And yes, I was inspired: does that mean from tomorrow I would start loving banking and religiously tracking the markets? Of course not! Does that mean from tomorrow, I would give up my job, and fulfill my parents’ dream of borrowing money from rich people, promising unrealistic returns on their investment? Not really! Does that mean that from tomorrow, I would begin watching motivational interviews by famous people? Hell, why not!

But the point is while it may not change my life drastically or immediately, while I may not suddenly develop a passion for finance and while I may continue to rot in my present meaningless existence, what it does mean is that the continuing itch in the back of my mind would only become stronger, that each day I would be closer to giving it up and putting all my savings into a six-month trip to Latin America/Africa and that every moment I spend writing a research report, I would be nearer to writing my first book.

And that’s reason enough to go on, reason enough to slog for that month-end pay-cheque and reason enough to smile in anticipation.

And oh, the link to the interview was sent by my boss: I wonder if there was a thinly-veiled message in that

Tuesday, July 16, 2013

Flying Colours

Remember some of the greatest sports movies that you have seen? Remember the rush of adrenaline each time you watch them? Remember the number of times you became inspired by the heroes and made unrealistic promises to yourself?

Hollywood has churned out enough of them and some of my favourites include Any Given Sunday, Remember the Titans, The Color of Money, Bend it Like Beckham, Ali, Million Dollar Baby and of course, Jerry Macguire.

Bollywood, on the other hand, though mostly focused on family dramas and candy floss romance, did have its share of sports movies, and good ones at that. Think Lagaan, think Paan Singh Tomar, think Iqbal or even Chak De and the first of the lot which still manages to make me root for Aamir Khan: Jo Jeeta Wohi Sikandar.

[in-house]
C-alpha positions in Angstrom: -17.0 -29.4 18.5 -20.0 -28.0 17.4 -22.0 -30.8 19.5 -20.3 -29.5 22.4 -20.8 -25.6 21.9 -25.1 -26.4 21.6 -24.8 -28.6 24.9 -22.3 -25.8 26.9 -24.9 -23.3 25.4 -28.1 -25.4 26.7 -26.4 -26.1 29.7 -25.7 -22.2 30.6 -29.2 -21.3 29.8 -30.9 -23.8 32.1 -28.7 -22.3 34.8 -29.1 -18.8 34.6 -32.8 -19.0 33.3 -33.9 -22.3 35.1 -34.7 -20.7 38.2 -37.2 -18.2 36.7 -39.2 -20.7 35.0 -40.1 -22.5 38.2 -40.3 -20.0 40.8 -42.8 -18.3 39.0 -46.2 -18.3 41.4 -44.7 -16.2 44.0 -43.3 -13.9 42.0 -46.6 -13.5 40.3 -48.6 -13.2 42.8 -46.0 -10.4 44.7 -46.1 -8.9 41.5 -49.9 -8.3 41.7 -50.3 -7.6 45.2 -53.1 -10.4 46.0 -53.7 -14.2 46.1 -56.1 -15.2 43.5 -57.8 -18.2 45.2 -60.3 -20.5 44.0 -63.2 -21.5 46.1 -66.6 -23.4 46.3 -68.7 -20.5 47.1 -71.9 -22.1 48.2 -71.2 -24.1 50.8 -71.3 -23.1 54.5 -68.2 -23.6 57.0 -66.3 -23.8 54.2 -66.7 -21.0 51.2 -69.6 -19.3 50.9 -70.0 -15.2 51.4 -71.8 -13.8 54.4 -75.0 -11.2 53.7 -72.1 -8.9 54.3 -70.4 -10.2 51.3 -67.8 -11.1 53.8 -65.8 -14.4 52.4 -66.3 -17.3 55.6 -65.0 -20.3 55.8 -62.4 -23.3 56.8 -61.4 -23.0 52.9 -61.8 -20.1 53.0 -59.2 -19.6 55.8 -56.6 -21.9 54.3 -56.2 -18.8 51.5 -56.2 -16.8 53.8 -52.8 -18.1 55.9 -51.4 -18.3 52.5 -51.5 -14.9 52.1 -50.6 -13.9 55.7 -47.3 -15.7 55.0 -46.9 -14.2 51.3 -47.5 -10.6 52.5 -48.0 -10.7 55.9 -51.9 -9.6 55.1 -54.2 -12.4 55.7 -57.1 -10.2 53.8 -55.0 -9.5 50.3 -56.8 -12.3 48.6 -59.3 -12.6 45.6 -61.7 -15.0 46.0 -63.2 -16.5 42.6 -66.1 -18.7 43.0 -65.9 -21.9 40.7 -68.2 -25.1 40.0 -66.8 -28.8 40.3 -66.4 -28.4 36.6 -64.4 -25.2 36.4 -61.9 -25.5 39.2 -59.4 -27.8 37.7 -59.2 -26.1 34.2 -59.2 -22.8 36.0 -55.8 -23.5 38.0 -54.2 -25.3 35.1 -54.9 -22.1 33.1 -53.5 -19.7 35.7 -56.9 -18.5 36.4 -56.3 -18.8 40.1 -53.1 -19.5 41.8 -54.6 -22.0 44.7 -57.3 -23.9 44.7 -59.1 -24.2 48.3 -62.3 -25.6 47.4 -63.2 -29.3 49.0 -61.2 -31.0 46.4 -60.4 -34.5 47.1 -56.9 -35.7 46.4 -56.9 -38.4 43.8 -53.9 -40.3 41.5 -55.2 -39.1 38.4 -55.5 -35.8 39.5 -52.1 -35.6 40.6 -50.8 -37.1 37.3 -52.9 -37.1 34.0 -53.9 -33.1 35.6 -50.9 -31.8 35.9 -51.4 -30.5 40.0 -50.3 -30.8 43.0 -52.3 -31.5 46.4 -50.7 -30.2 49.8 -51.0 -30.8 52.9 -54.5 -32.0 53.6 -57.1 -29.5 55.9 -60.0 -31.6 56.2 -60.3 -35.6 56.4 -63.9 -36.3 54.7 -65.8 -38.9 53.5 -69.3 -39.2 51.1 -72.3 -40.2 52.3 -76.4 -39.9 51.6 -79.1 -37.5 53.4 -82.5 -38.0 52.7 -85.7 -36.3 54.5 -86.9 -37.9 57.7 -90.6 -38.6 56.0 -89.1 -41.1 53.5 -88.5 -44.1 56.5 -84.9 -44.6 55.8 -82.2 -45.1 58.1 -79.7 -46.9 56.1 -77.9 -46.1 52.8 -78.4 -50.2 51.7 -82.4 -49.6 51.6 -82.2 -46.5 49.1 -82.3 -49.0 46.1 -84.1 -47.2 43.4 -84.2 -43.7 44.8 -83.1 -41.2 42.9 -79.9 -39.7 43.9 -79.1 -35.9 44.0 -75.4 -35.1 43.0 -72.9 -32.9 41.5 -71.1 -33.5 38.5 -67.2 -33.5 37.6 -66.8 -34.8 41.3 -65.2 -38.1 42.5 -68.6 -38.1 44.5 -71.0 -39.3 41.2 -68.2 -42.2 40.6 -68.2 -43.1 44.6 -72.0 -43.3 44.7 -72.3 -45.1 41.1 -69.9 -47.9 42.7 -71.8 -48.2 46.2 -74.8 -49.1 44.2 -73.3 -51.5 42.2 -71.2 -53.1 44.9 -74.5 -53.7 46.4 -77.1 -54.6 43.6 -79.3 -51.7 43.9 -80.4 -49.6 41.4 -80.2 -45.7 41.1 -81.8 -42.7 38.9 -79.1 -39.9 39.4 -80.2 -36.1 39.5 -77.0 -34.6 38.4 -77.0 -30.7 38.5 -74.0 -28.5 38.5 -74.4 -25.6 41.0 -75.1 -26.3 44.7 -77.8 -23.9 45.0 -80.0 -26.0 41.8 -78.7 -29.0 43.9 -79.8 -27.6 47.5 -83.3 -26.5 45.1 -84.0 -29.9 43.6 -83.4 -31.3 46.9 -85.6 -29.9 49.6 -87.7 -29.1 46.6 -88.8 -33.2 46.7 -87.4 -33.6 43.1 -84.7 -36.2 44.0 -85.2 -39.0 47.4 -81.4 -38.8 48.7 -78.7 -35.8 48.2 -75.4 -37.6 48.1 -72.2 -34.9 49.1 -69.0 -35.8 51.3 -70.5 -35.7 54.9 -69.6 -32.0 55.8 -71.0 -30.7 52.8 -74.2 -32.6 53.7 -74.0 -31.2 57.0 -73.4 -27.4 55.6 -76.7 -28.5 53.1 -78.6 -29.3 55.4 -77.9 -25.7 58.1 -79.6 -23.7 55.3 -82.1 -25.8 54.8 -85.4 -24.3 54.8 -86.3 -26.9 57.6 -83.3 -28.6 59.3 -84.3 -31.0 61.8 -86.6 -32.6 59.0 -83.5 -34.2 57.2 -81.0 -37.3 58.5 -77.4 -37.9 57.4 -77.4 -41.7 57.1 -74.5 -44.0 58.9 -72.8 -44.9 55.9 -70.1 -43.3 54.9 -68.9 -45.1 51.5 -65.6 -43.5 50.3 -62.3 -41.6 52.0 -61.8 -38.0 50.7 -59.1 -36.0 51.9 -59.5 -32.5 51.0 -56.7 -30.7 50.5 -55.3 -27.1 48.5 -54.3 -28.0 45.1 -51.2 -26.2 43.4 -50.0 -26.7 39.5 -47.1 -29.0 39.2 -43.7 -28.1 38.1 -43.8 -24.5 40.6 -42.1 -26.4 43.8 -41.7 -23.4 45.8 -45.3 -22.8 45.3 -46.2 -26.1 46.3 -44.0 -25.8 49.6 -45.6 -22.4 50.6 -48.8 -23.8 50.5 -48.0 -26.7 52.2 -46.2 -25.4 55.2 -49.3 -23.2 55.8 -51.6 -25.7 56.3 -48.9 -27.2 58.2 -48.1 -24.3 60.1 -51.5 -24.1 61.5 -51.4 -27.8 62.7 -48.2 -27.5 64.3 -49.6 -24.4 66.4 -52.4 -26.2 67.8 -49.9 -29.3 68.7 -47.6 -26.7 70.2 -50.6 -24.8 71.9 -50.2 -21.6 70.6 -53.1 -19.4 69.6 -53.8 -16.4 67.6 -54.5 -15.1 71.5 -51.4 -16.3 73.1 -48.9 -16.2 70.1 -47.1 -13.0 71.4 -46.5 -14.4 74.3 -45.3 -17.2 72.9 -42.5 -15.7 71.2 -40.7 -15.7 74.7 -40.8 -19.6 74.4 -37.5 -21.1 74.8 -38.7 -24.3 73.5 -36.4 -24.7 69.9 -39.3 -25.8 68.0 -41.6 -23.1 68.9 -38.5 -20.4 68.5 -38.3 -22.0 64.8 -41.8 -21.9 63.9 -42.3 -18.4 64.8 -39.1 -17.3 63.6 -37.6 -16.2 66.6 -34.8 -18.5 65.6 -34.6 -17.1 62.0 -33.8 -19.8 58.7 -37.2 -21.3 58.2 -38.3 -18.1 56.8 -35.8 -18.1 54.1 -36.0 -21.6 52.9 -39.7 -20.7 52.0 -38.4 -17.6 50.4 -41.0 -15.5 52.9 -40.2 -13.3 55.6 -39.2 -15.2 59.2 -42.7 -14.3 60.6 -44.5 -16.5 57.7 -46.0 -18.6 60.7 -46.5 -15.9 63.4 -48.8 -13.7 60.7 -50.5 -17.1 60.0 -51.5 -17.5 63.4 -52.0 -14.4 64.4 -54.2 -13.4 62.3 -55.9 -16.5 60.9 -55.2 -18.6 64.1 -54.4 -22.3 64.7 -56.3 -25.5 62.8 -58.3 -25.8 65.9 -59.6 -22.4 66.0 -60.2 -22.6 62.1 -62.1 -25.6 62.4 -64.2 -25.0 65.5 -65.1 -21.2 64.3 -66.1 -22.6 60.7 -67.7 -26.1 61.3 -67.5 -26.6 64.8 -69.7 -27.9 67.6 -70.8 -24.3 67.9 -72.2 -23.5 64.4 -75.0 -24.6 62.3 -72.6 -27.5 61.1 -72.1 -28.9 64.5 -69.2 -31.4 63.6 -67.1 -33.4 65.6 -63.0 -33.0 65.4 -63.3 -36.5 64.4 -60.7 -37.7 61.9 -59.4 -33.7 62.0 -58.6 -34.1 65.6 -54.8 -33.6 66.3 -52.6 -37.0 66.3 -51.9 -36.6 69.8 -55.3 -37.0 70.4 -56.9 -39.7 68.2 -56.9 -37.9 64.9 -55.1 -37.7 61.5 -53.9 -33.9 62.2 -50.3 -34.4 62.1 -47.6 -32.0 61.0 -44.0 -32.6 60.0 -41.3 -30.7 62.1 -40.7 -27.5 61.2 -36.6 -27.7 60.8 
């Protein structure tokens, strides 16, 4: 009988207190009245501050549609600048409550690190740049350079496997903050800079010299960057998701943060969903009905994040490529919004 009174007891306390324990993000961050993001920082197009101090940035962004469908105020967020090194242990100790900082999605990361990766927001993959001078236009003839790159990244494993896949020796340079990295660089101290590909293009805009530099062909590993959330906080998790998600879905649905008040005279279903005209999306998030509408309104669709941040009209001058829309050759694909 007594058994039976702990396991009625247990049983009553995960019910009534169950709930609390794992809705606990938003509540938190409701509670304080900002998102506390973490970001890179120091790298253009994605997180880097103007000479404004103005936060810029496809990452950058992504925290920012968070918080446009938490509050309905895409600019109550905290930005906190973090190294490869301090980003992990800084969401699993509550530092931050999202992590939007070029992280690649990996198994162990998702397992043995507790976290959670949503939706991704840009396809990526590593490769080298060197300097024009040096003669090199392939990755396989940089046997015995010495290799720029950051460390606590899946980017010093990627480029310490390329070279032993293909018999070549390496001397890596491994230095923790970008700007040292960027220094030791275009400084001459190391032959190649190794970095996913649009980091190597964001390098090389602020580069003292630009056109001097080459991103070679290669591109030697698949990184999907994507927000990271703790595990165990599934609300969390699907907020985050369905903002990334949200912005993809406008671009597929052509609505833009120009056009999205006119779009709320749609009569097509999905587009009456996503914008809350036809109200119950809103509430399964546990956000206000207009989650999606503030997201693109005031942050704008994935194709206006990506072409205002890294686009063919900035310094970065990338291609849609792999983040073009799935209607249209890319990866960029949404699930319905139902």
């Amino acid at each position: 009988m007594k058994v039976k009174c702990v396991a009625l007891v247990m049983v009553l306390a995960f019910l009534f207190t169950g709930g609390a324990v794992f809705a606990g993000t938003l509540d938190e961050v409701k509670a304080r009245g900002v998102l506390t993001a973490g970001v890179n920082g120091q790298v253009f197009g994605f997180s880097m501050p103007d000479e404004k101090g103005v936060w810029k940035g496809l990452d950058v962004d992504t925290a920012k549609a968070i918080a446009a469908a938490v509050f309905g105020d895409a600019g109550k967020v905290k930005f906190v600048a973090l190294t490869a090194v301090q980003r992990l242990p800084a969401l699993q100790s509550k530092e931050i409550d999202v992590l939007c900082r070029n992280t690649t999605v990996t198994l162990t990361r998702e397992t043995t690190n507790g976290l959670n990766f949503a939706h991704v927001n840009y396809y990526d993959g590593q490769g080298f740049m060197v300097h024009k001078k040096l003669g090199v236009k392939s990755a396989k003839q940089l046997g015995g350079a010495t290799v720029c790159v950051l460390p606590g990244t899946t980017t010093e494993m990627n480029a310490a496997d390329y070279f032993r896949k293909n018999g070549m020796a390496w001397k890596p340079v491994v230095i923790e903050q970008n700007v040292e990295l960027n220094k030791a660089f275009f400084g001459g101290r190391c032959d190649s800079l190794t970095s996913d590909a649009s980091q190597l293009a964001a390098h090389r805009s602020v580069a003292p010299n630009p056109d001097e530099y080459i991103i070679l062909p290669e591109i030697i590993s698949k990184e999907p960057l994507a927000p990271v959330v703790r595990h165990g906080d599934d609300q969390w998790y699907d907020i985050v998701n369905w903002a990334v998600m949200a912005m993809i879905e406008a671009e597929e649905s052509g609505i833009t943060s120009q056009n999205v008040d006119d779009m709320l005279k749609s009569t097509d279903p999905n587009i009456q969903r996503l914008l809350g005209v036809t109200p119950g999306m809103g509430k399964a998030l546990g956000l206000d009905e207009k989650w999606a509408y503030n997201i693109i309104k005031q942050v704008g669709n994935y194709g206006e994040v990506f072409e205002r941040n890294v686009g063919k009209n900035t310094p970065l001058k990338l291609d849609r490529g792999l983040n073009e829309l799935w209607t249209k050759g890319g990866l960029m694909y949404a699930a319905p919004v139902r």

So this weekend when I watched Bhaag Milkha Bhaag, I braced myself for an emotional upheaval. This was not only a sports movie, but a true story at that. Milkha Singh might have been well before my time, I may not have known much about him growing up, but when you combine history with sports and give Farhaan Akhtar the reins to it, the result has to be quite out of this world. At almost three and half hours, it may be a tad too long, but that doesn’t take away from the sheer cinematic treat that it is. It’s a journey through time, and instead of just watching it, you feel a part of it, as you are taken on a rollercoaster ride into the life of an athlete, who, as gifted as he is, is essentially a human being, with his share of trials and tribulations, vulnerabilities, mistakes and distractions. It also provides a fair portrayal of the political turmoil of the era: something most of us haven’t experienced. Most importantly, it reminds us that there is more to a sportsman’s life than glamour, fame, money, women and endorsements. It’s very easy to get caught up in the frivolities and temptations, but dig a little deeper, and you see the hard work, discipline and willpower that goes into the making of a great athlete. Which brings me to Farhaan Akhtar and the effort that he put in for over a year, to get under the skin of the character. Literally. When you talk about the conventionally ‘hunky’ Bollywood hero, you would say Salman Khan or John Abraham or Hrithik Roshan. But not Farhaan Akhtar, who plays a nerd in a movie like Karthik Calling Karthik! If Aamir Khan surprised you in Ghajini, Akhtar simply blows your mind away in Bhaag Milkha Bhaag.

May be it’s not one of those movies that I can watch multiple times (like Jerry Macguire), but if I ever had a chance to make a movie myself or act in one, this would surely be on top of the list (right up there with Boys Don’t Cry or Philadelphia). Not too many works of art challenge you to this extent, both emotionally and physically, but the fact that Bollywood has matured enough to treat a true story with sensitivity while retaining the ethos of it, speaks volumes about our industry today. And yes, it’s entertaining too.

At the same time, it has enough sense to limit Sonam Kapoor’s screen presence to bare minimum.